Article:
and may have to suffice.
A more sophisticated integration would
require a more advanced design and installation,
but also provide a more precise analysis
of the emergency event. There are many viable
communication standards in the industry, and the choices continue to grow. One protocol that has been in active
development since 1987 and continues to mature with current building
technology is BACnet. BACnet is a communication protocol designed
for integrating Building Automation and Control (BAC) networks.
Although BACnet started as a protocol primarily for the monitoring
and control of heating, ventilating and air-conditioning
(HVAC) systems, it has matured into a more robust communication
standard that includes interoperability with most building systems
– including life safety. Many of the major fire, security, access
and building management system providers support BACnet as one
of their preferred protocols. In September, many life-safety companies
participated in the 20th anniversary of the PlugFest Interoperability
event held at the University of New Hampshire. Engineers
from companies such as Automated Logic, Johnson Controls and
Potter Electric Signal spent several days testing their products with
each other to validate the interoperability and proper operation in
large system environments. The real advantages with the BACnet
protocol is that it has a large industry support base, is an ISO standard
(ISO 16484-5), and is in wide use in new and legacy building/
Graphical presentation of life-safety system data and high-speed networking
are the binding elements that will make campuses safer.
These essential tools expedite the reporting of incidents and make
system information more intuitive, enabling first responders to have
controlled, fast and accurate responses. Campuses are becoming safer
by implementing the most advanced detection systems in the world.
These systems can detect minute traces of smoke, nefarious
intruders, images of activity and even the exact location of active
shooters. Campuses often experience simultaneous alarm conditions
from several systems, and this information can help identify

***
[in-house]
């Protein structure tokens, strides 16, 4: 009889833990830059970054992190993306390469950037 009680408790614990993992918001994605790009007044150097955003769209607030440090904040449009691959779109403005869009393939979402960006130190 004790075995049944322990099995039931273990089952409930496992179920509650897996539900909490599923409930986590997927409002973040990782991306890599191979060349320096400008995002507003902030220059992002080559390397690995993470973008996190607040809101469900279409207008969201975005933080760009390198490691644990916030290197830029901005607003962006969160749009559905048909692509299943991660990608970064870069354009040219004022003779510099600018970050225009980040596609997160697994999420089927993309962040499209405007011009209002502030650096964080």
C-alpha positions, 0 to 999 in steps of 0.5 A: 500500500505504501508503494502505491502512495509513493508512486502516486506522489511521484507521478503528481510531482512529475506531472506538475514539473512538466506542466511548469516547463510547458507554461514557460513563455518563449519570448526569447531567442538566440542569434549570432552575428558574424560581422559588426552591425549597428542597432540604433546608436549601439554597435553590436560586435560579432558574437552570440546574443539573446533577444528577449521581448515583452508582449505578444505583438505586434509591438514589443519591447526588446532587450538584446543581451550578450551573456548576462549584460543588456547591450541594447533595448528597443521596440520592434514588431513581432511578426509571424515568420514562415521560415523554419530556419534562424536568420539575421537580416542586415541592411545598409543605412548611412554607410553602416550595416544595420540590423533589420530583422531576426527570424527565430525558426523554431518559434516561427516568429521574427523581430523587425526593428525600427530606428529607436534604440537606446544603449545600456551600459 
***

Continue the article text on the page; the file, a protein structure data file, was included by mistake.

the root cause of the situation. However, if this information is not
processed and presented correctly, the result is an ineffective, slow
and sometimes inappropriate response.
This display is descriptive in that it clearly presents the signal status,
time, date, location and even the device type. But is this descriptive
enough for security staff on a large campus? Would a first
responder from the local fire department know exactly where this
specific IT closet is located given the information?
If, instead, the panel signal was augmented with a graphical presentation
of this data, the origin of the fire alarm signal and the location
of the IT closet would be more readily communicated. Additional
information regarding events in the surrounding area would
also be available. All these factors will impact the response plan.
Other examples of graphically-displayed data can help a first
responder more completely evaluate the situation. If there is a fire
alarm, as in the example above, the first responder can also look at all
the other sensors in the area to determine how advanced this fire may
be. If there are cameras in the area, a live-streaming video preview of
the area is given to first responders prior to sending in staff. It may
even identify building occupants that need assistance or are located
at areas of refuge awaiting support.
For single events, like a fire alarm, it may be easy to identify and
create an action plan. Perhaps the location is well known and therefore
graphics are not needed. But what if there were a gunshot detected
on campus? Systems such as Shooter Detection Systems Guardian
can integrate with Potter Electric Signal’s PotterNet integrated systems
fire alarm graphics. This additional data would most likely create
a different response to the initial fire alarm signal.
Prior to an emergency response, it is important to understand the
entire situation. This can be accomplished with systems that integrate
technologies and paint a clear picture that will elicit a more intelligent
This article originally appeared in the November/December 2019 issue of Campus Security & Life Safety.